Protecting biodiversity and combating climate change: critical actions for a sustainable future
Climate change and biodiversity loss are deeply intertwined crises that are threatening the well-being of humans and nature, reducing Nature’s Contributions to People that sustain livelihoods, economies, and development prospects, as well as efforts to mitigate and adapt to climate change. Failing to take action will increase human vulnerability, including poverty, food insecurity, displacement, and political instability and conflict. In a new paper just out in Science, Pörtner et al. review the results of a joint meeting of members of the International Panels on Climate Change and Biodiversity and Ecosystem Services. They highlight key advances in understanding the interconnected challenges and identify critical actions needed to address them. We summarise these here.
Climate change, biodiversity loss, and societal challenges are deeply interconnected. Though this is increasingly recognised, they are still often treated as separate issues. However, if carefully implemented to ensure local biodiversity and community thrives, nature-based solutions can address these challenges simultaneously and yield long term benefits across multiple sectors. Healthy, intact and functional ecosystems are highly effective at capturing and storing carbon, but this capacity is dependent on limiting global warming to 1.5°C or below through ambitious emissions reductions (also discussed here ). It is also influenced in how humans interact with and manage those ecosystems. Protecting and adaptively managing the biosphere, including land, freshwater, and ocean ecosystems, can help with climate change mitigation, whilst building social-ecological resilience, protecting biodiversity and supporting human well-being, and livelihoods.
A growing body of robust scientific evidence demonstrates the need to prioritize the protection of remaining intact carbon- and species-rich environments, such as peatlands and old growth forests, as well as the implementation of targeted restoration projects that effectively sustain biodiversity while ensuring equitable distribution of societal benefits.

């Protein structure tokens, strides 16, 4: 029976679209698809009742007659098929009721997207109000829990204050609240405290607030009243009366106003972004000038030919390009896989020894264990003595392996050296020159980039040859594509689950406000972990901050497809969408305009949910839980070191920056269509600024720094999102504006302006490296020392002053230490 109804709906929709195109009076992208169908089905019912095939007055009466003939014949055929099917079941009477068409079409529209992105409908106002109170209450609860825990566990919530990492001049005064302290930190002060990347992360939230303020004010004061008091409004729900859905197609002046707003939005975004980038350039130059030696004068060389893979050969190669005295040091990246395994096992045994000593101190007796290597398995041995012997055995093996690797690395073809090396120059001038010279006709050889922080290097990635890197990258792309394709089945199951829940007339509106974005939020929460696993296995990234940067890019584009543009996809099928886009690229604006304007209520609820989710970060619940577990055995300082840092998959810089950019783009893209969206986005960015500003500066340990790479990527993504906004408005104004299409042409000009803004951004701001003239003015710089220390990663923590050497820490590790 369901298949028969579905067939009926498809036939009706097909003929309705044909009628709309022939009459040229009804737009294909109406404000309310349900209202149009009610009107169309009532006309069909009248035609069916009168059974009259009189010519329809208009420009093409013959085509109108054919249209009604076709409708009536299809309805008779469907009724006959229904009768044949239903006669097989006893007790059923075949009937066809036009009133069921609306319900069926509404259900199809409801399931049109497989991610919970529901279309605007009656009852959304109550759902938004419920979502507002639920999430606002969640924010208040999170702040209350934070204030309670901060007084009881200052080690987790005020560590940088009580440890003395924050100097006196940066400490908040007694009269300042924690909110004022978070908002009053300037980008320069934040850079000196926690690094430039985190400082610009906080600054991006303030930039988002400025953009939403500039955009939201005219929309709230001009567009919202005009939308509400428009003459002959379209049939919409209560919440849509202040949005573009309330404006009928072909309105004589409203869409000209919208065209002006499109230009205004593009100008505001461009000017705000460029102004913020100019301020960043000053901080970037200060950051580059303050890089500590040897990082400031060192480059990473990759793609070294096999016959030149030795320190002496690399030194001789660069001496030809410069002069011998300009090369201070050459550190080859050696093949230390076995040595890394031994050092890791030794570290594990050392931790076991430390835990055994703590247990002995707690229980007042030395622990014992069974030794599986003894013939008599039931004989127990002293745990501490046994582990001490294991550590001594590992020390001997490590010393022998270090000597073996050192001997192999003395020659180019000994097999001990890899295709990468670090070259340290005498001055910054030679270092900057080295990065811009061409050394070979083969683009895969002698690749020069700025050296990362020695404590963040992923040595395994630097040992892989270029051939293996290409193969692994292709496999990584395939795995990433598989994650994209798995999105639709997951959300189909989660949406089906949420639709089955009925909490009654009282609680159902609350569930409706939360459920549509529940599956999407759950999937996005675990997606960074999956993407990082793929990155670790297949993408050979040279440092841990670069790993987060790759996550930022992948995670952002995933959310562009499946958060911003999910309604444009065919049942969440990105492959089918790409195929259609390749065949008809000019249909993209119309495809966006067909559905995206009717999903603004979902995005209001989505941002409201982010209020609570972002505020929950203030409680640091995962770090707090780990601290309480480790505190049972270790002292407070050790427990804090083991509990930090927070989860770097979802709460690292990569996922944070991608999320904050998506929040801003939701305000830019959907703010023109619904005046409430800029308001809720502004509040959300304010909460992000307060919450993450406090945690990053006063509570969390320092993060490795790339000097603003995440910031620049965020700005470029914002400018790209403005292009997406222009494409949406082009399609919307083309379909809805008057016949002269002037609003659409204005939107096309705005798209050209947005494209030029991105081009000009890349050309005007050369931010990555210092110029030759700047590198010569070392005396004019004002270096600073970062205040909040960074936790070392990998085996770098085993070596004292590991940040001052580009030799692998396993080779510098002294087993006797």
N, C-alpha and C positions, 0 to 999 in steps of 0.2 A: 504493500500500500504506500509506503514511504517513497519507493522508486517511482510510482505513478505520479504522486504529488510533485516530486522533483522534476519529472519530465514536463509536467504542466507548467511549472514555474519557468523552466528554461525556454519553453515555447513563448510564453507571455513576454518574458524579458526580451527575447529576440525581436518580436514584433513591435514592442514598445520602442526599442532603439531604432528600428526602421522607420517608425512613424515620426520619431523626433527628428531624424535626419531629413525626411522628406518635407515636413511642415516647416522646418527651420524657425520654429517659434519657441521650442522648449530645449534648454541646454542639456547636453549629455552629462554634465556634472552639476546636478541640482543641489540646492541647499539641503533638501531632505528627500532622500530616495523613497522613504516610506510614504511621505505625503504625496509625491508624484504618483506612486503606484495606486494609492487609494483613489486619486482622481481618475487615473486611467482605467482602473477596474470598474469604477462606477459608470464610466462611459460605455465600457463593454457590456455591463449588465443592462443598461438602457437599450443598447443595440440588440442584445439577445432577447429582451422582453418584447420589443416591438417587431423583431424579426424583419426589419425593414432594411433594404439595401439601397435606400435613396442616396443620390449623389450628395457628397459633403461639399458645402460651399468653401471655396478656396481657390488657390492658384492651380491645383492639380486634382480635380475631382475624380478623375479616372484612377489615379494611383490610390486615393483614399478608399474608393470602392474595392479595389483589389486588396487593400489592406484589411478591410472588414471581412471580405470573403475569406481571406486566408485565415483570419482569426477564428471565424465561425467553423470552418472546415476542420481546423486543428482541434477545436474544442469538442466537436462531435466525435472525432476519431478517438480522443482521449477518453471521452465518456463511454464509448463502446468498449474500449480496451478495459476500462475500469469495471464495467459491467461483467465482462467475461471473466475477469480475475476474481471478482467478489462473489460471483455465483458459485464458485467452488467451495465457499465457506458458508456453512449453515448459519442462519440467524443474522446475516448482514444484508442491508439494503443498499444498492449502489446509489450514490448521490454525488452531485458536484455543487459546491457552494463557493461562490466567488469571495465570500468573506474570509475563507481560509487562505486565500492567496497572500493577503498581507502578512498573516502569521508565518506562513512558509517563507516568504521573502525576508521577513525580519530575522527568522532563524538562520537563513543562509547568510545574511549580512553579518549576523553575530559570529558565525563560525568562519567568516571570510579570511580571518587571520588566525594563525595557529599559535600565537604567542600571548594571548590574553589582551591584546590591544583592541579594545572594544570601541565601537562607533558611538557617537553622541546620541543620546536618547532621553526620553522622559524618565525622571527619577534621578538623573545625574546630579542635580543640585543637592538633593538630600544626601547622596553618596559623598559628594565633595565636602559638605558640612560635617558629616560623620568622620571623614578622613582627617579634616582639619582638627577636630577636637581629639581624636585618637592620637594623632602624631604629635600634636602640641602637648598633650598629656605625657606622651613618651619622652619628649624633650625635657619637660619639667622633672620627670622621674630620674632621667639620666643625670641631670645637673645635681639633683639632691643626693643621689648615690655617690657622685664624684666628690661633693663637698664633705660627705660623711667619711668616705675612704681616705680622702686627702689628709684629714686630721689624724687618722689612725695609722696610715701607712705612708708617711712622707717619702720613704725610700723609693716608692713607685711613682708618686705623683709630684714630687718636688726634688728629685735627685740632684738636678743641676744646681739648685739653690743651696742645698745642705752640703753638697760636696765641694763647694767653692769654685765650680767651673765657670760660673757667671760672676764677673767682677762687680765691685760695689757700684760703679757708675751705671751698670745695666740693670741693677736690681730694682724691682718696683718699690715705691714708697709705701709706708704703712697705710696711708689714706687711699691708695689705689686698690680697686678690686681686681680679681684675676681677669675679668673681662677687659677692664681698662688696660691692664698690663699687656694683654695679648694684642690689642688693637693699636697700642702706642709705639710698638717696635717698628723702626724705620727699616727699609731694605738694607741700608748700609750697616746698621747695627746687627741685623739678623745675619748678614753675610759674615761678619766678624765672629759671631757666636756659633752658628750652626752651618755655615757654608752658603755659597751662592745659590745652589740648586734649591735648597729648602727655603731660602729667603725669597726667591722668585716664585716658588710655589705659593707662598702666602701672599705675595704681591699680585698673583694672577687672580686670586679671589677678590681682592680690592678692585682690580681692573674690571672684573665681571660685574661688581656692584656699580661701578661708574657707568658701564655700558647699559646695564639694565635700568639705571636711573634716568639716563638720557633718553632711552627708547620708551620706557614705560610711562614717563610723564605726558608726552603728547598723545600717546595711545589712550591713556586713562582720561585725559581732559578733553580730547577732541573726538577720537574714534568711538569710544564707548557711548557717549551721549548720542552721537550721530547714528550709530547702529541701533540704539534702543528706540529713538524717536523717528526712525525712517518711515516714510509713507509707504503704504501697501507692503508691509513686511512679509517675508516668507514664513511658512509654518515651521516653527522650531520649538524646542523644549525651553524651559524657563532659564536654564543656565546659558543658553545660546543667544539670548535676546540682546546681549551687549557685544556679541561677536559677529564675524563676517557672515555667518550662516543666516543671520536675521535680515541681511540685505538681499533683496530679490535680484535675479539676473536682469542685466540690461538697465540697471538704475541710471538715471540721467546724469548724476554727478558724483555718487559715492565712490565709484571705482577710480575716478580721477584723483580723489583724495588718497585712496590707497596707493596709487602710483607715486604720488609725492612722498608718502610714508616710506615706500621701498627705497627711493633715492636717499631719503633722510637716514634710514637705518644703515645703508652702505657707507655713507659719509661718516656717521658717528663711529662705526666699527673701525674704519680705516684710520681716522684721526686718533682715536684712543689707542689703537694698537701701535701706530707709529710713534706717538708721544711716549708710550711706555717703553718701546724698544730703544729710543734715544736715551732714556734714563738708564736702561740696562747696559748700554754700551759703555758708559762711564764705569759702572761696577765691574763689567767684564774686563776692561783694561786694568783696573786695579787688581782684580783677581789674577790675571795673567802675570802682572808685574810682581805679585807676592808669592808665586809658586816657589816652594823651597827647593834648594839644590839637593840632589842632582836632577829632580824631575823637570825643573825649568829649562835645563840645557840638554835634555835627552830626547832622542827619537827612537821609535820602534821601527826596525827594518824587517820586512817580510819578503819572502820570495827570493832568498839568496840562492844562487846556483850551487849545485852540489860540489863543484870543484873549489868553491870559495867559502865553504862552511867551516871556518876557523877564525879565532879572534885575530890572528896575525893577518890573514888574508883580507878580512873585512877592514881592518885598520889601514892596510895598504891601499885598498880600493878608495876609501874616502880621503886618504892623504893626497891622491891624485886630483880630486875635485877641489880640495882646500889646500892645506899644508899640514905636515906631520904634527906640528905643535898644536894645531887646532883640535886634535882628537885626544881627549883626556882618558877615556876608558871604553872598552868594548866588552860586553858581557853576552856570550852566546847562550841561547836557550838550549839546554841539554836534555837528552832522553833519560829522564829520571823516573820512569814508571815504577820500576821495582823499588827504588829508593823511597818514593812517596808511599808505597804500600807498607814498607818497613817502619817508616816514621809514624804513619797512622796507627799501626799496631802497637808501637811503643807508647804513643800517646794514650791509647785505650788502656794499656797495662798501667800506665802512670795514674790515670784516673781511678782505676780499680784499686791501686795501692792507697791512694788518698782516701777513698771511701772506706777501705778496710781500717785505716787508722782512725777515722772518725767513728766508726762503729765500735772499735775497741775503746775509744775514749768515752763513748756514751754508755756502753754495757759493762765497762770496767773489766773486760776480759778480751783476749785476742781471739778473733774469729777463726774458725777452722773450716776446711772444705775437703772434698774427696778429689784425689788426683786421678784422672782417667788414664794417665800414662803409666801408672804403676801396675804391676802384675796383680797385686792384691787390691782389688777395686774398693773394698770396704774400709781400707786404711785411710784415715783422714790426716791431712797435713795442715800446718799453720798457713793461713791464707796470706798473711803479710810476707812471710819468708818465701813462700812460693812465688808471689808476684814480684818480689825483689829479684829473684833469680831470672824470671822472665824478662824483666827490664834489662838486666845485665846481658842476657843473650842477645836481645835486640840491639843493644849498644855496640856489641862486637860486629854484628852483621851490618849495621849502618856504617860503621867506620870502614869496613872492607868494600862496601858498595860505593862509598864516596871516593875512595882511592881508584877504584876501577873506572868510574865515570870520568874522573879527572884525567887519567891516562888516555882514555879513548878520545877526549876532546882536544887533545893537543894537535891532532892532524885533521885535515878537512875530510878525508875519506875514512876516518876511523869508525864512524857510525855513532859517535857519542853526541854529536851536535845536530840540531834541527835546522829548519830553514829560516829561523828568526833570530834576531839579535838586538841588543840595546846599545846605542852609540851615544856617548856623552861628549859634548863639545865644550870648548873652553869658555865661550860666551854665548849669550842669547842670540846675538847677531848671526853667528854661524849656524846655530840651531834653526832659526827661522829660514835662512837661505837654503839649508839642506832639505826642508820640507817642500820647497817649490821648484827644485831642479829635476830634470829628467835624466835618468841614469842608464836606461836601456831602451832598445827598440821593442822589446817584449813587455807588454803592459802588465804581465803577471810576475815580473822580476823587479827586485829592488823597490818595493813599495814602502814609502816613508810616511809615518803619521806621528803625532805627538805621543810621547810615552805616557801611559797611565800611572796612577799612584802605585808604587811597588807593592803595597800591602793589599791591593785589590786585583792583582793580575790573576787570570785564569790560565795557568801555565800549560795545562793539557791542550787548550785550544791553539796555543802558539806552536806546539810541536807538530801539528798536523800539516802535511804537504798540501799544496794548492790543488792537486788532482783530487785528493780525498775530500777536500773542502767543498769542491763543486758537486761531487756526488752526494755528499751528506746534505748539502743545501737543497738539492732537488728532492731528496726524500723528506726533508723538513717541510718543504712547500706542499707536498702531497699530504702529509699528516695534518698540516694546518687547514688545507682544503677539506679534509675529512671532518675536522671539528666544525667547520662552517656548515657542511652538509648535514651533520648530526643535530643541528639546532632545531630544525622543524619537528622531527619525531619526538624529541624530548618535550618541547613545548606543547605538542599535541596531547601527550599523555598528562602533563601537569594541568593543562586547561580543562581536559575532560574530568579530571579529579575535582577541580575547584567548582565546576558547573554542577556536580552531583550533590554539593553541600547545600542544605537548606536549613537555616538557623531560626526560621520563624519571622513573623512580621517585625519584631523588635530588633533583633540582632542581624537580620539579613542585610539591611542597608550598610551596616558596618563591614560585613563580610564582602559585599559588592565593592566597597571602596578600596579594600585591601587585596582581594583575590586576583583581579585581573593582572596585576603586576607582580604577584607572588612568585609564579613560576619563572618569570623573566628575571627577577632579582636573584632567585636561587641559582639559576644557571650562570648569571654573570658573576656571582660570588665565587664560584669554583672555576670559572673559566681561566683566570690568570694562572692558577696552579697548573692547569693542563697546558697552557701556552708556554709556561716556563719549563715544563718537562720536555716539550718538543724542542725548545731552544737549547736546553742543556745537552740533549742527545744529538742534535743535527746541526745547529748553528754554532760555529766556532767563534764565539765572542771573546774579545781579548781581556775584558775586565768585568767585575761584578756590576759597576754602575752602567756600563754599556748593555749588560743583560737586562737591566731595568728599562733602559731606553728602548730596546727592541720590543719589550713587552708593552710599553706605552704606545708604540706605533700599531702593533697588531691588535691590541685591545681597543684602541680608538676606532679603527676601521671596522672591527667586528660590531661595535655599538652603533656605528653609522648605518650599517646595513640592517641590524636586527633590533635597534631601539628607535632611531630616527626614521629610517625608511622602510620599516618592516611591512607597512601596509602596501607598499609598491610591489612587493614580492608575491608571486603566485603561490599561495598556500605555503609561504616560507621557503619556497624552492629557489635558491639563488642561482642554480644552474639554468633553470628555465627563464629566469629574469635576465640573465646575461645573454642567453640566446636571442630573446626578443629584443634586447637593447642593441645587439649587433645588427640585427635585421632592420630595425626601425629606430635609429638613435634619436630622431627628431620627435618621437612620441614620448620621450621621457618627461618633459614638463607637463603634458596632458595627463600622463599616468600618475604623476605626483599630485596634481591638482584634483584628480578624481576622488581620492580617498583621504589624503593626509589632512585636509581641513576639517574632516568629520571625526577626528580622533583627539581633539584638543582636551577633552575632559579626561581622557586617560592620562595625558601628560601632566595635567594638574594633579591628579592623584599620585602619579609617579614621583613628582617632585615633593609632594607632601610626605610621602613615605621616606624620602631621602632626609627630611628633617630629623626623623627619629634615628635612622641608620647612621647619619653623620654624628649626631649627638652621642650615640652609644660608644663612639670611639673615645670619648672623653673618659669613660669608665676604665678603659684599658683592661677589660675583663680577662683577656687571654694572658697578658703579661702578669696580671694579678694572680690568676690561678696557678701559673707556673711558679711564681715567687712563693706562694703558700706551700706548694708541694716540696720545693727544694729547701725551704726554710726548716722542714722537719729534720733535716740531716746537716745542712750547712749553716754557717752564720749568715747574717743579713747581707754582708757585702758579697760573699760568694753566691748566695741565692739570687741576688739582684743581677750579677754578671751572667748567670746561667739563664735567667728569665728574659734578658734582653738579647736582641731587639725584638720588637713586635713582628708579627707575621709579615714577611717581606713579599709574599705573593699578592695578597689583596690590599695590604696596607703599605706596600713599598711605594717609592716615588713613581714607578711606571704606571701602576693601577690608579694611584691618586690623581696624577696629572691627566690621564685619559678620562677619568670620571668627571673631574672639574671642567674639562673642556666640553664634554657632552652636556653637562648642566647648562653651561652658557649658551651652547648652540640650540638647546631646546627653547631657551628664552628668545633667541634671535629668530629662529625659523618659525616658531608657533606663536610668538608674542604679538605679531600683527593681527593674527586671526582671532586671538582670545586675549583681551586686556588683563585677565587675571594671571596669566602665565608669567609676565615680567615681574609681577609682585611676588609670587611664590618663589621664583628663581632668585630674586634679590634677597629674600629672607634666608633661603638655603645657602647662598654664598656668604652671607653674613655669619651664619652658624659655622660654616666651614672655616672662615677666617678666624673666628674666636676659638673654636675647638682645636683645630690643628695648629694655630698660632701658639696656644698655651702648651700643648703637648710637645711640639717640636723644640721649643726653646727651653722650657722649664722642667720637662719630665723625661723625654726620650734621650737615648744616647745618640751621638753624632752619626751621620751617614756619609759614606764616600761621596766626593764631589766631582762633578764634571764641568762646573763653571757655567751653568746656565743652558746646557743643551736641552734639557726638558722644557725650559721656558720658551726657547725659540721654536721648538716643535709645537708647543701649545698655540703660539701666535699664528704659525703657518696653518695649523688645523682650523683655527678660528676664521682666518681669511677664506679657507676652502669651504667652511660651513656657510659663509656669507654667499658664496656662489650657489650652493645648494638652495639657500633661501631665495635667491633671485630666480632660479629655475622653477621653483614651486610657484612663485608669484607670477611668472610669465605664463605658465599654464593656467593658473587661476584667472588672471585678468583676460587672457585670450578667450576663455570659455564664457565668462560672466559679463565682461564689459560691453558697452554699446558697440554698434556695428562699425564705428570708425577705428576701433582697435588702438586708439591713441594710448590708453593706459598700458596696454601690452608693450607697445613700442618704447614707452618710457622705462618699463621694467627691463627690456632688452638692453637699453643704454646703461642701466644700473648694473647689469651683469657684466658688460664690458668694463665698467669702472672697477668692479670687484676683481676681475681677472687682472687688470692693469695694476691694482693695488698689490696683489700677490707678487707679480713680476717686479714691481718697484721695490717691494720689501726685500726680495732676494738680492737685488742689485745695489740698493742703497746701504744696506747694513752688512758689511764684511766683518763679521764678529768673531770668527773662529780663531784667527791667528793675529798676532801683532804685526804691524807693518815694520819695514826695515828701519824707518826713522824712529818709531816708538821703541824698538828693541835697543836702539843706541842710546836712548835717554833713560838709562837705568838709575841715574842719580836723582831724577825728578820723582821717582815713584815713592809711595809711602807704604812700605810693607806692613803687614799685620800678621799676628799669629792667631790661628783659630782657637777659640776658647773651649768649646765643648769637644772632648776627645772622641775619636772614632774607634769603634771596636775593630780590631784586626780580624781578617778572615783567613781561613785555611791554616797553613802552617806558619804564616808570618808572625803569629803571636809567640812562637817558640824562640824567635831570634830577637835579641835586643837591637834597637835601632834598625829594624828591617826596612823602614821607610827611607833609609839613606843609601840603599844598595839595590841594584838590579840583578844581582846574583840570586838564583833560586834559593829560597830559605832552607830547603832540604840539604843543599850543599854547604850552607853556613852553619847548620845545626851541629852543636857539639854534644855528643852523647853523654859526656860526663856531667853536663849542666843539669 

Spatial planning should prioritize three critical objectives for the future:
- a habitable climate,
- self-sustaining biodiversity, and
- sustained provisioning of Nature’s Contributions to People to support development and a good quality of life for all.
New global targets for biodiversity, climate, and sustainability for 2030 and 2050 will fail unless the underlying drivers of climate change and biodiversity loss are effectively addressed, and concrete actions to meet current political agreements and goals are accelerated in pace and scale. In particular, we need:
Ambitious emissions reduction combined with effective equitable adaptation measures: It is imperative to reduce greenhouse gas emissions to limit global warming to 1.5°C or below, while also implementing effective adaptation measures to minimize the impacts of climate change on ecosystems and human societies.
Effective equitable community-led protection of 30 to 50% of surface areas across interconnected land, ocean, and freshwater ecosystems: This should encompass a mosaic of areas ranging from pristine ecosystems to spaces that are shared by humans and wild species and sustainably used, to urban areas that can still harbour significant biodiversity in terrestrial and aquatic environments. Efforts should take into account the specific spatial demands of healthy ecosystems which varies from place to place. It is also essential to ensure that efforts to protect and restore ecosystems does not delay or distract from the imperative of keeping fossil fuels in the ground.
Building development pathways based on collective responsibility, sustainable and circular use of natural resources, avoidance of overconsumption and waste, and equitable and participatory development: Political, economic, and social institutions, including norms and rules, should be aligned with visions that promote sustainability for nature and people at regional and global scales.
Enabling just and equitable access to and benefits from natural ecosystems: Ensuring that all societies, groups, and individuals have fair access to and can benefit from natural assets will contribute to a good quality of life for all, while addressing social inequalities and promoting social justice.
Getting beyond silos to secure a sustainable future
The authors conclude that addressing the coupled global climate and biodiversity crises requires transformative action that goes beyond siloed approaches and involves institutional and individual changes. Achieving sustainability for nature and people, securing human, ecosystem, and planetary health, requires a collective effort from governments, businesses, civil society, and individuals alike. It is crucial to recognize that human well-being is intricately linked to the health of our planet and that we must act urgently and decisively to protect and restore the interconnected systems that support life on Earth. This includes taking bold urgent steps to significantly reduce greenhouse gas emissions, protect and restore biodiversity-rich ecosystems without greenwashing, adopt sustainable and circular practices for resource use, and promote equitable access to and benefits from natural assets.
For other peer-reviewed articles about issues and solutions at the nexus of climate change and biodiversity loss, see our bibliography.